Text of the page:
“3) Both universal PDS and enforcing MSP throughout the country for the selected crops are essential for imparting dynamism to agriculture.”


In its presentation, the AIKS further said the CACP should be an autonomous statutory organisation with its primary mandate being to recommend remunerative prices for the principal agricultural commodities of both dry farming and irrigated areas. The MSP should be at least 50 per cent more than the weighted average cost of production. The “net take home income” of farmers should be comparable to those of civil servants. The CACP should become an important policy instrument for safeguarding the survival of farmers and farming. Suggestions for crop diversification should be preceded by assured market linkages. The membership of the CACP should include a few practising farmwomen and men. The terms of reference and status of the CACP need review and appropriate revision.




Adding that most of these recommendations are not being implemented by the UPA government, the AIKS said public procurement continues to remain limited to a few major crops and procurement operations are carried out only in limited parts of the country. Bulk of the small peasants do not benefit from public procurement. The MSP scheme excludes important crops like chilly, areca nut, spices, castor, other oilseeds, aromatics, cash crops, traditional staples etc, thereby leaving their producers at the mercy of private traders. Strengthening and expanding public procurement remains to be a major issue before the Kisan Sabha.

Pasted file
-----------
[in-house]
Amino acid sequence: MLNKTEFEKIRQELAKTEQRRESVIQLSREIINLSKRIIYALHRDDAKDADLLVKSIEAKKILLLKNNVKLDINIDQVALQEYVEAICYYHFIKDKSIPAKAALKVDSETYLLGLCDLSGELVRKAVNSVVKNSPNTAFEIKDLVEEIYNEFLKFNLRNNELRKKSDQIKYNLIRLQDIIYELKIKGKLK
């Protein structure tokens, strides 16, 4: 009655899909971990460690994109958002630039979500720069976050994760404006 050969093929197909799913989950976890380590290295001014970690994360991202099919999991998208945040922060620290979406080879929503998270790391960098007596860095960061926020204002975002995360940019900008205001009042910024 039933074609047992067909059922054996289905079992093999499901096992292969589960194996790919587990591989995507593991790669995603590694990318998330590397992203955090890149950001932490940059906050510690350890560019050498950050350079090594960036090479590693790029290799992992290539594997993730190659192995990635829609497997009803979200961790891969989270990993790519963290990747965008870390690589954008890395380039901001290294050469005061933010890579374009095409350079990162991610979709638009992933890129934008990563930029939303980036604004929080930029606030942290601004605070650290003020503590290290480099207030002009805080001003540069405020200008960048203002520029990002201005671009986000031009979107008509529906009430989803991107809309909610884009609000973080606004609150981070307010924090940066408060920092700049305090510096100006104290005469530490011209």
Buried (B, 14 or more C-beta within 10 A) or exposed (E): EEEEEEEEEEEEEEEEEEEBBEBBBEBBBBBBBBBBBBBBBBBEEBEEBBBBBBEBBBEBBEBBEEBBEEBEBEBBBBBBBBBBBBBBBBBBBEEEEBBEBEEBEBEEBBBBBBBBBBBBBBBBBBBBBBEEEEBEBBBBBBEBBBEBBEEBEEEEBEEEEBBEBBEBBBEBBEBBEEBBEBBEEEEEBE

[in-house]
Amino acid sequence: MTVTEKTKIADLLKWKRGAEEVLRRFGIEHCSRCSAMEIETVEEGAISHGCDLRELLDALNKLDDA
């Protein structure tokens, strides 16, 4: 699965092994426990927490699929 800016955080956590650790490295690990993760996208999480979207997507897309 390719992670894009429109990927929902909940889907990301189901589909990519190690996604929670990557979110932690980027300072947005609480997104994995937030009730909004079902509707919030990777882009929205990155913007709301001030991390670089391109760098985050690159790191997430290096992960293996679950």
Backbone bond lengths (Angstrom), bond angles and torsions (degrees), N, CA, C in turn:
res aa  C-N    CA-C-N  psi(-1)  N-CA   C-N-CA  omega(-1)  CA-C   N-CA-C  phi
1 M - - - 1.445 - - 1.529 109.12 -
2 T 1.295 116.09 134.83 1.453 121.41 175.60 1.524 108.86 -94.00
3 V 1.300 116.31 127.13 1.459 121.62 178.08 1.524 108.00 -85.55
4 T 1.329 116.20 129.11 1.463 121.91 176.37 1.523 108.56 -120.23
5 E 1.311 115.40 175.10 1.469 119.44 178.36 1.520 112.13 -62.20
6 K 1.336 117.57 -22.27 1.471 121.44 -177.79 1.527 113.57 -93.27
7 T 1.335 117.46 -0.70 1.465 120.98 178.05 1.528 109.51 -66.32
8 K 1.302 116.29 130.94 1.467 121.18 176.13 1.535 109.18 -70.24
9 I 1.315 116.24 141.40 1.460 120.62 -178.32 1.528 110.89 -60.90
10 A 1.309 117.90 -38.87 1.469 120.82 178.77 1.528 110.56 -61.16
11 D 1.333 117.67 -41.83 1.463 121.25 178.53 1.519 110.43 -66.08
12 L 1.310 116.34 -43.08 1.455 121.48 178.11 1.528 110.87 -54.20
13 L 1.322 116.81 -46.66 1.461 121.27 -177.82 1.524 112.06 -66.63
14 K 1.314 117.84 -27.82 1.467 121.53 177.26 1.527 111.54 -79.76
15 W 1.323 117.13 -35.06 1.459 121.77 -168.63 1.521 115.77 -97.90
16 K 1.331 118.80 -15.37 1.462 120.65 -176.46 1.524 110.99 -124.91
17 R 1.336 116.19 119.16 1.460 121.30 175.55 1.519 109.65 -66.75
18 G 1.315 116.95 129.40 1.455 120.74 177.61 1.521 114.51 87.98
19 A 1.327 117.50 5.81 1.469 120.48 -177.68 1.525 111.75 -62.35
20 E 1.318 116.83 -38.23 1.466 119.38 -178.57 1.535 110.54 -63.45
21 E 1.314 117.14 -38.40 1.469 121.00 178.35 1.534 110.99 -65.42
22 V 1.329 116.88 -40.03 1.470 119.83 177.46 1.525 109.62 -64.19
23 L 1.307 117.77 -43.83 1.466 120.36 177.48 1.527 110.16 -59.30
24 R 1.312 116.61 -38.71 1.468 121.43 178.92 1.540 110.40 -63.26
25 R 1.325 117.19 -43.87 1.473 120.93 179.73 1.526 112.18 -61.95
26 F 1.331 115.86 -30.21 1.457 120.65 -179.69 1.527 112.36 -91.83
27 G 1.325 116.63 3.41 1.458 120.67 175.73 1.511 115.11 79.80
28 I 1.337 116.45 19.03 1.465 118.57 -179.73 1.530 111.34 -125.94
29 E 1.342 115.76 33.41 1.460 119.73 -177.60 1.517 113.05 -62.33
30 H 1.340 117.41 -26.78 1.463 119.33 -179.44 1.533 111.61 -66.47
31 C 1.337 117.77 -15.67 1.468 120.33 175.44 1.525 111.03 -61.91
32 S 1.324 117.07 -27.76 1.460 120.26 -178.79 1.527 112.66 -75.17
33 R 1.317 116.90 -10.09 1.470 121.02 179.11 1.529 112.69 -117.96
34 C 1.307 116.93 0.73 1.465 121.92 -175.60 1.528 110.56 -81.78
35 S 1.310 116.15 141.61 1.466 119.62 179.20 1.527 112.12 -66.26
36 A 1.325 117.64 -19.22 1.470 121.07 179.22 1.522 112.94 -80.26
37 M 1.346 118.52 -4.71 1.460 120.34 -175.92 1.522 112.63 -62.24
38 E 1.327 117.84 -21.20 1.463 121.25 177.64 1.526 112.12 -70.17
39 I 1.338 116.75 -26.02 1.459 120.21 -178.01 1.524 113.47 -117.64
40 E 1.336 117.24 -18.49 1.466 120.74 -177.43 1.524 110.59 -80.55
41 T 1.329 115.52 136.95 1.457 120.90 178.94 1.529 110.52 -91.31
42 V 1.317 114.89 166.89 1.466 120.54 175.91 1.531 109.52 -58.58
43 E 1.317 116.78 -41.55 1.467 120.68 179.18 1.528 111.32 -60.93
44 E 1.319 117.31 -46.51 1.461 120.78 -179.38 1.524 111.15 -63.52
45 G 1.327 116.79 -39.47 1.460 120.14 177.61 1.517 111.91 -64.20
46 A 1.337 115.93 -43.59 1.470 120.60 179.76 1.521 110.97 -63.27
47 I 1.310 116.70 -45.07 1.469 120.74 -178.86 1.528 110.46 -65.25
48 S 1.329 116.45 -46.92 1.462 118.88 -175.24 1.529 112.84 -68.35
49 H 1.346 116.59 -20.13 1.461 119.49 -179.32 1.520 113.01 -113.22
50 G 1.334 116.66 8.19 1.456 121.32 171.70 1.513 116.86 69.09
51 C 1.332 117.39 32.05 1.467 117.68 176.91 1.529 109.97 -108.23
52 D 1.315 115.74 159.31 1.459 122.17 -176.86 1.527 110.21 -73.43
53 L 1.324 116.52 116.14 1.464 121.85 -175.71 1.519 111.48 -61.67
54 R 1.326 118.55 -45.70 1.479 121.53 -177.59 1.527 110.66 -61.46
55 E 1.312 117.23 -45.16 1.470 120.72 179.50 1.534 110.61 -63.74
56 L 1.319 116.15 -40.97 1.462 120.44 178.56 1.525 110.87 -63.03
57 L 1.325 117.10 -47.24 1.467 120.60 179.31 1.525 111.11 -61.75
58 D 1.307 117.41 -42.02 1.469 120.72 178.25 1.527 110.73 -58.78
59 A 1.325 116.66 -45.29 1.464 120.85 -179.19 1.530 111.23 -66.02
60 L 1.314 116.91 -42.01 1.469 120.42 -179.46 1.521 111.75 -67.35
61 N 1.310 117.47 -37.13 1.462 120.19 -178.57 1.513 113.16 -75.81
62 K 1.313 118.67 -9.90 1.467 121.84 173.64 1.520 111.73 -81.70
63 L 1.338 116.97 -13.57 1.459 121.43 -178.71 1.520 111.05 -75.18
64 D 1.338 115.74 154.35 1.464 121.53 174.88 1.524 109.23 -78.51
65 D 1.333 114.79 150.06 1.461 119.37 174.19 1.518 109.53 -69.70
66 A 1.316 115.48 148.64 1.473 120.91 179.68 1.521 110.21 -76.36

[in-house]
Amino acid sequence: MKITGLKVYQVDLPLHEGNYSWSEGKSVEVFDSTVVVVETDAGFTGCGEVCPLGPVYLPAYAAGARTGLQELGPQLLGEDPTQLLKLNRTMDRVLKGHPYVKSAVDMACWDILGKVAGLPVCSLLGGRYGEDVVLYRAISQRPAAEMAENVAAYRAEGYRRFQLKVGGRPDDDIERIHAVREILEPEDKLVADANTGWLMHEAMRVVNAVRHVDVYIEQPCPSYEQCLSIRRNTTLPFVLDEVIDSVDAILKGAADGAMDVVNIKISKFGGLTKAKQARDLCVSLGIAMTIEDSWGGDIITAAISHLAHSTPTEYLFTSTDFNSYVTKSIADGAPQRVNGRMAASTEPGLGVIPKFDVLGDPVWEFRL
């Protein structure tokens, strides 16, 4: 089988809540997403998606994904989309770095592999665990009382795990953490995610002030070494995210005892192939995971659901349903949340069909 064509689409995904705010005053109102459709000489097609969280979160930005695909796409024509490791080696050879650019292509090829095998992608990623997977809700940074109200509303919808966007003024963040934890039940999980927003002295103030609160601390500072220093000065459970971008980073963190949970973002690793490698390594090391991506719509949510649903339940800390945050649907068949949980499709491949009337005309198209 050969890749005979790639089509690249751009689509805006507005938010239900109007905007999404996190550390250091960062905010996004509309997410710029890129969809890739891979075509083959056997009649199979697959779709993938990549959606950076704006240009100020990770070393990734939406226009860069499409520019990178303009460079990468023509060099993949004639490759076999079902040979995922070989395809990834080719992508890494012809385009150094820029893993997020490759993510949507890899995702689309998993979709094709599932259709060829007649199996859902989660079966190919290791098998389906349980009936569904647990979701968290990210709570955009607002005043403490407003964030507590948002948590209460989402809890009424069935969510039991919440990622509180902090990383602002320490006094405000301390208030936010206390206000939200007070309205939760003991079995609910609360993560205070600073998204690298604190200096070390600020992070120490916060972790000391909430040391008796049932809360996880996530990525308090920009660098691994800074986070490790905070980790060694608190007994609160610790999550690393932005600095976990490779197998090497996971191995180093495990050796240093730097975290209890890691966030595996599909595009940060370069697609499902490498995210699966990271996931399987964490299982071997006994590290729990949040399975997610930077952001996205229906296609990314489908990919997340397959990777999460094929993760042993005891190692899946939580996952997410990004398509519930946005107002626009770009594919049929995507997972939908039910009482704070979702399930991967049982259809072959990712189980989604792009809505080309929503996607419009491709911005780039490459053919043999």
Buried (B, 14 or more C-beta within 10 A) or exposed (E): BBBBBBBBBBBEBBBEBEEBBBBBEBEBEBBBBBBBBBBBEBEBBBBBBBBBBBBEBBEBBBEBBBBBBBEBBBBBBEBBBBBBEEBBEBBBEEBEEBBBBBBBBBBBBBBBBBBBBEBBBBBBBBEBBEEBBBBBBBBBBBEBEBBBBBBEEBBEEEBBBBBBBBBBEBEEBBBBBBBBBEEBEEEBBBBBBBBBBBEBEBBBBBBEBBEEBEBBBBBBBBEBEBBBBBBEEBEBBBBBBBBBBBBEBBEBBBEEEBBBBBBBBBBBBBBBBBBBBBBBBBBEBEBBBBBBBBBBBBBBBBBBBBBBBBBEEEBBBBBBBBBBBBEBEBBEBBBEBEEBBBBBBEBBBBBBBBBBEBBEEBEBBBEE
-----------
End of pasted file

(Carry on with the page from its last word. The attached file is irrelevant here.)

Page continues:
Timely procurement is also a major issue. The delay in procurement and inability to procure sufficient quantity has often forced the cultivators to sell their produce at low prices to private traders to meet their day to day expenses as well as to meet the requirement of initial investment for the next season. The Kisan Sabha has demanded that the Food Corporation of India (FCI) as well as other governmental agencies involved with procurement should stay and involve with procurement for a longer period. Timely procurement should be complemented by an adequate storage mechanism so that market prices do not fall below the MSP. There is hence a need for augmentation of storage facilities.


The only effective way to ensure food security and providing genuine relief to the people against price rise and inflation is to reintroduce the universal PDS and bring about a massive expansion of PDS outlets. Moreover, besides foodgrains, sugar, pulses and edible oils should be supplied through the PDS in cheap rates.


Besides universalisation of the PDS, the following steps need to be taken by the government to check price rise and inflation: